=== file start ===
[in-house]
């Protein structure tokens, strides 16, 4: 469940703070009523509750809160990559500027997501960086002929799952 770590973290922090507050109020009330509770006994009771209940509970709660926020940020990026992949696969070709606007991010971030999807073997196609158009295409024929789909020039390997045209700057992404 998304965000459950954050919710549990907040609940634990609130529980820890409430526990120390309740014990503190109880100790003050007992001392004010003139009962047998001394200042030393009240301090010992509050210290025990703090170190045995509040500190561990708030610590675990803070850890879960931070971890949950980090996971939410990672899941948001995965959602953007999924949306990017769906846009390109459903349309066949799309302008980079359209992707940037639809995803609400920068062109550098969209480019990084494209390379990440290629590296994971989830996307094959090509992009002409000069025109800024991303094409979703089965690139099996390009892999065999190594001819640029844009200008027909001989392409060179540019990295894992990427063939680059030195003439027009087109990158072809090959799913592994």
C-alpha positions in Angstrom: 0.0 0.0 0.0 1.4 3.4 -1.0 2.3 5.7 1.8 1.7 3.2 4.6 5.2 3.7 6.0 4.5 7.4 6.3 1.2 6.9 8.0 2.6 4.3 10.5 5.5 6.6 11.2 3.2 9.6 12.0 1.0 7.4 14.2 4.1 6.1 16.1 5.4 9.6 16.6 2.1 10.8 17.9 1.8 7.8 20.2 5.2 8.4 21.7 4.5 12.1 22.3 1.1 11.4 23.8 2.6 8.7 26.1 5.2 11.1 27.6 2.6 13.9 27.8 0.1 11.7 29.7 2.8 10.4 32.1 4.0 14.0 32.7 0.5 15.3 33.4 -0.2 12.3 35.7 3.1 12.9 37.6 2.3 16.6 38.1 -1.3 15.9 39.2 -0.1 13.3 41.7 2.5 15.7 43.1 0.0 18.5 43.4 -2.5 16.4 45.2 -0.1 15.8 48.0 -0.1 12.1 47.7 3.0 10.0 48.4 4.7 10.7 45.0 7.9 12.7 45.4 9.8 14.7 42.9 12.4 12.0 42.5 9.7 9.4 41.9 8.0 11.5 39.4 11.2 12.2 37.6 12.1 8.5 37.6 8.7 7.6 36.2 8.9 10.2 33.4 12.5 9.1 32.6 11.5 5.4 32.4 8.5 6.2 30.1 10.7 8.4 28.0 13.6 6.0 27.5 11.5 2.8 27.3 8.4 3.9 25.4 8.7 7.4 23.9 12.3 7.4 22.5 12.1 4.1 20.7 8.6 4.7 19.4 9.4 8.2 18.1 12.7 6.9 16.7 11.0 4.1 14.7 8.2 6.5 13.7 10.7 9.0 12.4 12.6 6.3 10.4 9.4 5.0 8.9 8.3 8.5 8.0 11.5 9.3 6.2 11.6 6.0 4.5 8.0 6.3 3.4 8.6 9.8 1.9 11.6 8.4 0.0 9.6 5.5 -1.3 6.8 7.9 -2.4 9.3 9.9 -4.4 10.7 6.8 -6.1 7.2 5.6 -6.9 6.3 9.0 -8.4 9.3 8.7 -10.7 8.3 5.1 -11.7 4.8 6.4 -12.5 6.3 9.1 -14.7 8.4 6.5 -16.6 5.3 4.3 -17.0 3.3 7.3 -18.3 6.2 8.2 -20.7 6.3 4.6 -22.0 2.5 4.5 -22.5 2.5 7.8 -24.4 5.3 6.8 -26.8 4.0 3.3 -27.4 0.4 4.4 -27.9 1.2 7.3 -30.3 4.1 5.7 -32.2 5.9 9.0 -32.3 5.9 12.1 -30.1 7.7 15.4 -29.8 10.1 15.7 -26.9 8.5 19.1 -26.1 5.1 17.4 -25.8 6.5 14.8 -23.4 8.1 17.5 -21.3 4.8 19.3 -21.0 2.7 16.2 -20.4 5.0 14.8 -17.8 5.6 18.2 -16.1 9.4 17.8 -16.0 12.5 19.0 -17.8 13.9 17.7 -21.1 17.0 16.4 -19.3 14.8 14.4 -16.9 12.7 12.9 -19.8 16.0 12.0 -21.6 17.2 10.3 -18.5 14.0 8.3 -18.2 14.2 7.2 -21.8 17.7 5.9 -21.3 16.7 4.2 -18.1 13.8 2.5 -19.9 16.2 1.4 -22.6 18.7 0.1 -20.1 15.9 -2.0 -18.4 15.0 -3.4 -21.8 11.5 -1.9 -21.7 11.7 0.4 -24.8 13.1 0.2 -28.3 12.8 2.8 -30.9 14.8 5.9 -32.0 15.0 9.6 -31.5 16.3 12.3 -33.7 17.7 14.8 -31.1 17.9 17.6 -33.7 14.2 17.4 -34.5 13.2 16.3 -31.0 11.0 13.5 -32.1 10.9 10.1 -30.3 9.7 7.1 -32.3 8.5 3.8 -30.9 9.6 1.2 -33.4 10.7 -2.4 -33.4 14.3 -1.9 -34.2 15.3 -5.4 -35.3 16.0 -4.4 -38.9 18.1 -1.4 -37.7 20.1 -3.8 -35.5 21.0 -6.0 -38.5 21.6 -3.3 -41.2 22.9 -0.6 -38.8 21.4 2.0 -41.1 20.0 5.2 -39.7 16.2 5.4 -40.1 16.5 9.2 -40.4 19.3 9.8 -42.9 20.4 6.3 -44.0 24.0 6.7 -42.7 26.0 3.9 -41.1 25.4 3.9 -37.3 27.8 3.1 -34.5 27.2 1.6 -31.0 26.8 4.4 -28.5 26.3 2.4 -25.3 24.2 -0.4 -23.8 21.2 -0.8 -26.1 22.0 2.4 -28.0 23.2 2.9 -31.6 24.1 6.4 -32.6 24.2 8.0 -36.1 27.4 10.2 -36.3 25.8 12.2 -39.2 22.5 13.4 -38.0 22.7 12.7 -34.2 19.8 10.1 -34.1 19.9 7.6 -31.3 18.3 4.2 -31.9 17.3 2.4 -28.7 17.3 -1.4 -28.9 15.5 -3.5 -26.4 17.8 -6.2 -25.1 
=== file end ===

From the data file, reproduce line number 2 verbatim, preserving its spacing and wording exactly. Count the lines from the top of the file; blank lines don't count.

């Protein structure tokens, strides 16, 4: 469940703070009523509750809160990559500027997501960086002929799952 770590973290922090507050109020009330509770006994009771209940509970709660926020940020990026992949696969070709606007991010971030999807073997196609158009295409024929789909020039390997045209700057992404 998304965000459950954050919710549990907040609940634990609130529980820890409430526990120390309740014990503190109880100790003050007992001392004010003139009962047998001394200042030393009240301090010992509050210290025990703090170190045995509040500190561990708030610590675990803070850890879960931070971890949950980090996971939410990672899941948001995965959602953007999924949306990017769906846009390109459903349309066949799309302008980079359209992707940037639809995803609400920068062109550098969209480019990084494209390379990440290629590296994971989830996307094959090509992009002409000069025109800024991303094409979703089965690139099996390009892999065999190594001819640029844009200008027909001989392409060179540019990295894992990427063939680059030195003439027009087109990158072809090959799913592994």